Sailing through a storm is never a stress-free scenario. If there’s a violent storm approaching with heavy winds rocking your boat, your first reaction might be to panic, or try and use everything you’ve learned in your months or years of sailing at the same time to combat the waves and winds. But like many other scenarios in the world of sailing, the first thing to keep in mind is actually to stay calm and focused during the storm. Before your sailing holiday, make sure you are aware of a few safety tips at sea, so you are prepared and informed.
To remind you of the few things you can do steer your ship in the safe direction, here are a few tips to keep in mind. And remember, the first thing to remember is to not ever assume that you won’t come across a storm. Storms are highly unpredictable, and it’s not enough to rely on a weather app — you must also protect for the worst of circumstances!
What happens when there’s a storm at sea? What should I do?
The classic strategy is to sail away from a storm’s path, which is usually always to its right side as it gets closer to you.
In general, you want to point one of your boat’s ends toward the waves. Specifically, you want to actively run with the stern toward the waves. This means going out of the path of the storm.
Should I use my storm sails?
Usually, folding in sails should reduce your boat’s speed to a safer pace. But if you have storm sails, it’s time to whip them out. They might seem insignificantly sized, but rest assured that the storm trysail and storm jib play an essential role in keeping your boat balanced when the winds aren’t cooperating.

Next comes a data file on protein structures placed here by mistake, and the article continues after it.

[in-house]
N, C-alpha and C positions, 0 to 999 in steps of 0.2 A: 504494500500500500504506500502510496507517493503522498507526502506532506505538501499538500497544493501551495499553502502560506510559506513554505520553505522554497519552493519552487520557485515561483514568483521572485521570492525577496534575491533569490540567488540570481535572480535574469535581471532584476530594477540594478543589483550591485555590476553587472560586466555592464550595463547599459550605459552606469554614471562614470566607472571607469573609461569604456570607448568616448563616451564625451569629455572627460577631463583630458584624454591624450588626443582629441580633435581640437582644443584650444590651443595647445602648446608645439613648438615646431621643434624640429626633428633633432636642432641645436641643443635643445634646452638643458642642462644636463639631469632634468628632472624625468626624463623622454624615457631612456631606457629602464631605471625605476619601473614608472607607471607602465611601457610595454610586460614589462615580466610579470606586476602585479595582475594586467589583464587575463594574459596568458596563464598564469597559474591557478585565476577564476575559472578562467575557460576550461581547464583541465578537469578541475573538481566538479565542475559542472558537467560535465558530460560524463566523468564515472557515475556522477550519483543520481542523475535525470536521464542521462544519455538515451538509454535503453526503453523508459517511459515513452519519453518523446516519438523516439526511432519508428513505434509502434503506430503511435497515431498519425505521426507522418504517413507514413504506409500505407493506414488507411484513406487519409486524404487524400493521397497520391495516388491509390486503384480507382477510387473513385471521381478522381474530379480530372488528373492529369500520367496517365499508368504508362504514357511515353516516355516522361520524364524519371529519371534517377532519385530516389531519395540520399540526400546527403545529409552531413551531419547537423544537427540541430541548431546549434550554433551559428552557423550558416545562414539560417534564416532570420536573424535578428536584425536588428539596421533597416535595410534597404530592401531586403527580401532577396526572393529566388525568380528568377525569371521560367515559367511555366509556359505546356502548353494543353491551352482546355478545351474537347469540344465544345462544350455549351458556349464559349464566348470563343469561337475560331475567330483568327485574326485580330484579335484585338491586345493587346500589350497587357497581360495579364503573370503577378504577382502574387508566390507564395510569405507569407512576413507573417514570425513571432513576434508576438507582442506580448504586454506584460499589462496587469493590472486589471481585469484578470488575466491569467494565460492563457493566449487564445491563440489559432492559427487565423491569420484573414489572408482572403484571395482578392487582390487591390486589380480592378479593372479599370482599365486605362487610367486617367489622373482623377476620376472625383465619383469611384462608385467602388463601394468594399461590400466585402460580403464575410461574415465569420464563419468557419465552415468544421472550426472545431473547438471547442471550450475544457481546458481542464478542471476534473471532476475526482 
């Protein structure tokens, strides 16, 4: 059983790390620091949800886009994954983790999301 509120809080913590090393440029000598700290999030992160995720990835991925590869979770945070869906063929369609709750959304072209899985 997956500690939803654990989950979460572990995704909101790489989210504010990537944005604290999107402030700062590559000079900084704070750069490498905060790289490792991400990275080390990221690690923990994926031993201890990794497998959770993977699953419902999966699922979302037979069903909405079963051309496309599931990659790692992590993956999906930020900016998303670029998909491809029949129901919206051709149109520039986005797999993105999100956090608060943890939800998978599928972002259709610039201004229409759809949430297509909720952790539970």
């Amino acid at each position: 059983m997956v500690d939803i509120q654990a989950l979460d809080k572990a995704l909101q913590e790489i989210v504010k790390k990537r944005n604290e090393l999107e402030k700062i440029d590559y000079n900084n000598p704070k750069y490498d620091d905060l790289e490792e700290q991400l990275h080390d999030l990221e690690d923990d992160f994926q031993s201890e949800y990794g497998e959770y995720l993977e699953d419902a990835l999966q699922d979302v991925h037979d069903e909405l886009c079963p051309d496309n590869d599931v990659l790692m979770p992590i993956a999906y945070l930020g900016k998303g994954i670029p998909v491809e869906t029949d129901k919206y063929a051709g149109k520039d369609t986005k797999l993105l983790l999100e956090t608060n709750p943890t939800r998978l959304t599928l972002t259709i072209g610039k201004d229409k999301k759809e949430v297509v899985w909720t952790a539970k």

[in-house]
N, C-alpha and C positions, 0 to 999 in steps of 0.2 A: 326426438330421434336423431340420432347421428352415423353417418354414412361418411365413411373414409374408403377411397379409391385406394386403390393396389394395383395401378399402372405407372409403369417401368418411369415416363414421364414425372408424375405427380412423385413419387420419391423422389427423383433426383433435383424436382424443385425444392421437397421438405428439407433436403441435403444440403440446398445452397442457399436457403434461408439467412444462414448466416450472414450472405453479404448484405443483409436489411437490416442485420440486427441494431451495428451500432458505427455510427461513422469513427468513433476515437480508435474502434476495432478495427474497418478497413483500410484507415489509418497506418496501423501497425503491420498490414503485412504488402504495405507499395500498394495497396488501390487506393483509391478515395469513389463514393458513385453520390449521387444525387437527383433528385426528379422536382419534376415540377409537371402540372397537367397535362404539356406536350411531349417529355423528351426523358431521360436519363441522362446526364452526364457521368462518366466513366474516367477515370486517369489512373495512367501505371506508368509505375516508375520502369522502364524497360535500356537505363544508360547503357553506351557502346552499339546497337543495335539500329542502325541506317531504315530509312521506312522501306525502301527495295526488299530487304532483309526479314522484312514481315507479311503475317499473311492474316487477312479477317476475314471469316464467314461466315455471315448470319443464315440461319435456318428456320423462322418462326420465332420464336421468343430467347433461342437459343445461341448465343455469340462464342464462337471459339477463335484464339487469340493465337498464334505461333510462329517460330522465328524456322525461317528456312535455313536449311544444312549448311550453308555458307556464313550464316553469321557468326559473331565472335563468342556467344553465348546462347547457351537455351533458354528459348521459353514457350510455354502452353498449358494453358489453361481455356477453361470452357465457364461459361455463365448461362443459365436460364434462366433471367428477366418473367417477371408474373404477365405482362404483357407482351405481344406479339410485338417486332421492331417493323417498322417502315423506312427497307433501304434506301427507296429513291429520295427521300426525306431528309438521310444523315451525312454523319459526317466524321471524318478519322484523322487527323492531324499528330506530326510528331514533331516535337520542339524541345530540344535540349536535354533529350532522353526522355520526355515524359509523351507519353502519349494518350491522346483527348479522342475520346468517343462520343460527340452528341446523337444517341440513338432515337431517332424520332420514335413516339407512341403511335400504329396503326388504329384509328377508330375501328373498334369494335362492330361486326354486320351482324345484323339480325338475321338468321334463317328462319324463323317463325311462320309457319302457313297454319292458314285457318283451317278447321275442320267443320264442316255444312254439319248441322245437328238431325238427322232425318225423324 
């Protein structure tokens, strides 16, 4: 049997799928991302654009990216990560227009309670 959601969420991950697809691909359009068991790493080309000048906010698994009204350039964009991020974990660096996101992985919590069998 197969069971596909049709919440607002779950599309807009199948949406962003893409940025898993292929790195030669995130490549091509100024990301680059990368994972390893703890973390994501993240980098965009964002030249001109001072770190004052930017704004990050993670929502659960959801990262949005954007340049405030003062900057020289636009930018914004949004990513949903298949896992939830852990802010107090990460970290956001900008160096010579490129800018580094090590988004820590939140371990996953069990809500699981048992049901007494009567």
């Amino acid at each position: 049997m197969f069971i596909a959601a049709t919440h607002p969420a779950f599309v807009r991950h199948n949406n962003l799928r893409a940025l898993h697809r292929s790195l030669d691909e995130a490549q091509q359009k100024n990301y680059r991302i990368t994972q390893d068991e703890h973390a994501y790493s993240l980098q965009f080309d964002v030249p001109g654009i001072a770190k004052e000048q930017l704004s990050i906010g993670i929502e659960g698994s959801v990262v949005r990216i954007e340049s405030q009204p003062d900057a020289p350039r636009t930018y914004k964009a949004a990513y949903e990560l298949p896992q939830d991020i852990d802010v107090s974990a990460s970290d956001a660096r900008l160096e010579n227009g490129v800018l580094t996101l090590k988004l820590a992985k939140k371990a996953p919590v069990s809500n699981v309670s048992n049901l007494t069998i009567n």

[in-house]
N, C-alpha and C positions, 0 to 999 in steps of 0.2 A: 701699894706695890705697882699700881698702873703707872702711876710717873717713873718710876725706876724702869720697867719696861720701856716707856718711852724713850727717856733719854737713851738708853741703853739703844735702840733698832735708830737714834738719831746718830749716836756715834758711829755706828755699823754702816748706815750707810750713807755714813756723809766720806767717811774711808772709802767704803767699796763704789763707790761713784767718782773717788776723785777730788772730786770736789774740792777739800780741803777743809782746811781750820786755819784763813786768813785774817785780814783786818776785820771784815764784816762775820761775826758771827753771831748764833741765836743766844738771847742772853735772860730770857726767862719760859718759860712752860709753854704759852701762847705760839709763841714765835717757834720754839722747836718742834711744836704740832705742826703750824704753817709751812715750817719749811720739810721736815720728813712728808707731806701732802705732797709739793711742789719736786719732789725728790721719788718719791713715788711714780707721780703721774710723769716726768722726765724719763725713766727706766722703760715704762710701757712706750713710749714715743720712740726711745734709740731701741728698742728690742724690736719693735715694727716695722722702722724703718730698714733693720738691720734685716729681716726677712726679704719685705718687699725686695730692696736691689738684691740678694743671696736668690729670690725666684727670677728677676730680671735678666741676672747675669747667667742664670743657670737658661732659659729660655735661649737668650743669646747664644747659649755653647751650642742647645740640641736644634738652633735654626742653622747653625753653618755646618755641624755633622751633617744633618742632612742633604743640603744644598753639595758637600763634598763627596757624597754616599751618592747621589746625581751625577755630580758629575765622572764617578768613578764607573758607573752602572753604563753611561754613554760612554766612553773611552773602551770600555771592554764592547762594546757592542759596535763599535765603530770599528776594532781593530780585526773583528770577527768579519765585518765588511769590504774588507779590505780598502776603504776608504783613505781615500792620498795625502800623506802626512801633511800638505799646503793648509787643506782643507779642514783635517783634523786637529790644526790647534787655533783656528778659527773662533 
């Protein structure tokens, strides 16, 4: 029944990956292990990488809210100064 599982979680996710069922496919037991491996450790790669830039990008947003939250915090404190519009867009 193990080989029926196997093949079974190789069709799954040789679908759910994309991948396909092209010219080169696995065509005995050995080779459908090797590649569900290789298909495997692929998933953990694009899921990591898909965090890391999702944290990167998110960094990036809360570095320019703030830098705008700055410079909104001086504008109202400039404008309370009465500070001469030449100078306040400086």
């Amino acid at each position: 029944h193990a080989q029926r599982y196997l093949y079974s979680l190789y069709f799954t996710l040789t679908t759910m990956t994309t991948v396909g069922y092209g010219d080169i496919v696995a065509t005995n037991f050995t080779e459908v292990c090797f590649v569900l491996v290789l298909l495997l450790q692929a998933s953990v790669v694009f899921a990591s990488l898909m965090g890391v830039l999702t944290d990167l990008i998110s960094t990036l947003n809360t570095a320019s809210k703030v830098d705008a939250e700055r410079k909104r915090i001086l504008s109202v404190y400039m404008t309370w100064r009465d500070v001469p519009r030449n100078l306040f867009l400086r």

What does it mean to “heave-to” and should you do it in a storm?
When the storm gets too overwhelming, you might want to considering “heaving-to.” This means pulling in your headsail and mainsail in tight, and essentially turning the wrong way so the headsail fills with wind on the “wrong side.” This will help the boat stabilize and not subject it to the violent lashings of wind. When done effectively, when you heave to your boat, you’ll help it slow to a non-violent leve.
Should you drop anchor in a storm?
Yes, and make sure to let out enough anchor chain. Usually, around 8x scope (chain length) is the usual amount necessary for stormy weather. If you put out any less, you risk putting yourself and your boat in danger. You also don’t want rode out, or else you risk letting your boat sway in the waters a bit too much. In especially stormy situations, your boat might even sail away!
If worst comes to worst, abandon your boat
No life is worth a boat. If the weather is only getting worse, then it’s time to strip the deck of all extra gear. Even if you feel that you might have a chance to save your boat, and get safely to shore, the risk is usually not worth the physical injury you might endure.
Most of the times an experienced skipper will be knowledgeable of the eventual bad weather and avoid sailing that day. However, it is important to know what to do in such a case. Now all that’s left for you to do is pick a date, destination, and boat. Did we mention there are over 30,000 to choose from in over 500 destinations worldwide? If you’re struck with indecision, you can also check out our Super Deals where you can select from our biggest savings of the moment.